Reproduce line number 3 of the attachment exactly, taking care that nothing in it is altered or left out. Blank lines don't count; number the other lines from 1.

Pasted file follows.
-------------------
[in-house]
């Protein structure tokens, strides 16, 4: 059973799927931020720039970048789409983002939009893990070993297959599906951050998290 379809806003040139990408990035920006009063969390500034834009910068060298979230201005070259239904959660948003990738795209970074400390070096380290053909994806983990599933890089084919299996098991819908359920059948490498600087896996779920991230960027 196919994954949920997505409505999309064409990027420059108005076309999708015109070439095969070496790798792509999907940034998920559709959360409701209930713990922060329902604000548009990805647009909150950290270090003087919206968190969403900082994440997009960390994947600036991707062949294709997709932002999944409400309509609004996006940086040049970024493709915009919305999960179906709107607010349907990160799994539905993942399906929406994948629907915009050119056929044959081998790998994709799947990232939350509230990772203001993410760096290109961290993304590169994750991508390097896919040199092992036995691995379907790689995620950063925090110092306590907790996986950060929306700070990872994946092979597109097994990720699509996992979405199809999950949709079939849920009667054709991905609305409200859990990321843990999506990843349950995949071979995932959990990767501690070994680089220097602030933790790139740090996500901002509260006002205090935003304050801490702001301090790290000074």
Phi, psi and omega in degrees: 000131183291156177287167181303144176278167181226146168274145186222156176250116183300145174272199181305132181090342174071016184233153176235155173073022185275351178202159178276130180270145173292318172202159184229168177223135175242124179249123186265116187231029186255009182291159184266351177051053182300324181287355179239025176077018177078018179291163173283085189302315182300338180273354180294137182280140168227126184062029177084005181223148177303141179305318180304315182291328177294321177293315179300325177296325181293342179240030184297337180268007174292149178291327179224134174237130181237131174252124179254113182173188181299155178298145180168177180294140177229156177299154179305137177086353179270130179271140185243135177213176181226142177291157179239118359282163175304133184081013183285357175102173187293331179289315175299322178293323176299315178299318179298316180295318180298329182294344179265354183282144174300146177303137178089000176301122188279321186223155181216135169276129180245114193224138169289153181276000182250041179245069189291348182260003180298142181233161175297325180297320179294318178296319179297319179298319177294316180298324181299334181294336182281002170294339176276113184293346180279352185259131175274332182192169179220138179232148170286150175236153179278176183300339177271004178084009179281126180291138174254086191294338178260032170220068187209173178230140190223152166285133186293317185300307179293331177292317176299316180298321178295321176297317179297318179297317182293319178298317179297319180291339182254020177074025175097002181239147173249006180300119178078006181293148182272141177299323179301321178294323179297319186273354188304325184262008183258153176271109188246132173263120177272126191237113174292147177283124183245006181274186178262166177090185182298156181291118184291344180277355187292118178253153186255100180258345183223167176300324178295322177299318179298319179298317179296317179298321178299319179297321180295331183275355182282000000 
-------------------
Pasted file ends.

Phi, psi and omega in degrees: 000131183291156177287167181303144176278167181226146168274145186222156176250116183300145174272199181305132181090342174071016184233153176235155173073022185275351178202159178276130180270145173292318172202159184229168177223135175242124179249123186265116187231029186255009182291159184266351177051053182300324181287355179239025176077018177078018179291163173283085189302315182300338180273354180294137182280140168227126184062029177084005181223148177303141179305318180304315182291328177294321177293315179300325177296325181293342179240030184297337180268007174292149178291327179224134174237130181237131174252124179254113182173188181299155178298145180168177180294140177229156177299154179305137177086353179270130179271140185243135177213176181226142177291157179239118359282163175304133184081013183285357175102173187293331179289315175299322178293323176299315178299318179298316180295318180298329182294344179265354183282144174300146177303137178089000176301122188279321186223155181216135169276129180245114193224138169289153181276000182250041179245069189291348182260003180298142181233161175297325180297320179294318178296319179297319179298319177294316180298324181299334181294336182281002170294339176276113184293346180279352185259131175274332182192169179220138179232148170286150175236153179278176183300339177271004178084009179281126180291138174254086191294338178260032170220068187209173178230140190223152166285133186293317185300307179293331177292317176299316180298321178295321176297317179297318179297317182293319178298317179297319180291339182254020177074025175097002181239147173249006180300119178078006181293148182272141177299323179301321178294323179297319186273354188304325184262008183258153176271109188246132173263120177272126191237113174292147177283124183245006181274186178262166177090185182298156181291118184291344180277355187292118178253153186255100180258345183223167176300324178295322177299318179298319179298317179296317179298321178299319179297321180295331183275355182282000000 